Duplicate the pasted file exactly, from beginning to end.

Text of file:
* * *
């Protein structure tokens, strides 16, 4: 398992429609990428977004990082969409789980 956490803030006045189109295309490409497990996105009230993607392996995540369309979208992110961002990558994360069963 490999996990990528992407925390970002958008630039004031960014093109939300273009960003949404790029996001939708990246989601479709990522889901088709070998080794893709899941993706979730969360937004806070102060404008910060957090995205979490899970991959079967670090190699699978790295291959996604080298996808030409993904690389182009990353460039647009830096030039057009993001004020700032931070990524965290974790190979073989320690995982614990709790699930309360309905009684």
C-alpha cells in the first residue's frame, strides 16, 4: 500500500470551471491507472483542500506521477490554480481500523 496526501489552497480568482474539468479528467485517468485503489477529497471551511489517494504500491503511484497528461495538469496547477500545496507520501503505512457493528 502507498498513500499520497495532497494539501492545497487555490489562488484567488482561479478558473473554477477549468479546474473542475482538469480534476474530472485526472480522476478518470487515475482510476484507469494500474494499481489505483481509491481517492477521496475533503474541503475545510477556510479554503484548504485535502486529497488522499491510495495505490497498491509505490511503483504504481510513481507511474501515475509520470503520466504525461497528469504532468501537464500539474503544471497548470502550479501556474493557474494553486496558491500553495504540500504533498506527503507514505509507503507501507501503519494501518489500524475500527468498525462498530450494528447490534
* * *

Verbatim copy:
């Protein structure tokens, strides 16, 4: 398992429609990428977004990082969409789980 956490803030006045189109295309490409497990996105009230993607392996995540369309979208992110961002990558994360069963 490999996990990528992407925390970002958008630039004031960014093109939300273009960003949404790029996001939708990246989601479709990522889901088709070998080794893709899941993706979730969360937004806070102060404008910060957090995205979490899970991959079967670090190699699978790295291959996604080298996808030409993904690389182009990353460039647009830096030039057009993001004020700032931070990524965290974790190979073989320690995982614990709790699930309360309905009684």
C-alpha cells in the first residue's frame, strides 16, 4: 500500500470551471491507472483542500506521477490554480481500523 496526501489552497480568482474539468479528467485517468485503489477529497471551511489517494504500491503511484497528461495538469496547477500545496507520501503505512457493528 502507498498513500499520497495532497494539501492545497487555490489562488484567488482561479478558473473554477477549468479546474473542475482538469480534476474530472485526472480522476478518470487515475482510476484507469494500474494499481489505483481509491481517492477521496475533503474541503475545510477556510479554503484548504485535502486529497488522499491510495495505490497498491509505490511503483504504481510513481507511474501515475509520470503520466504525461497528469504532468501537464500539474503544471497548470502550479501556474493557474494553486496558491500553495504540500504533498506527503507514505509507503507501507501503519494501518489500524475500527468498525462498530450494528447490534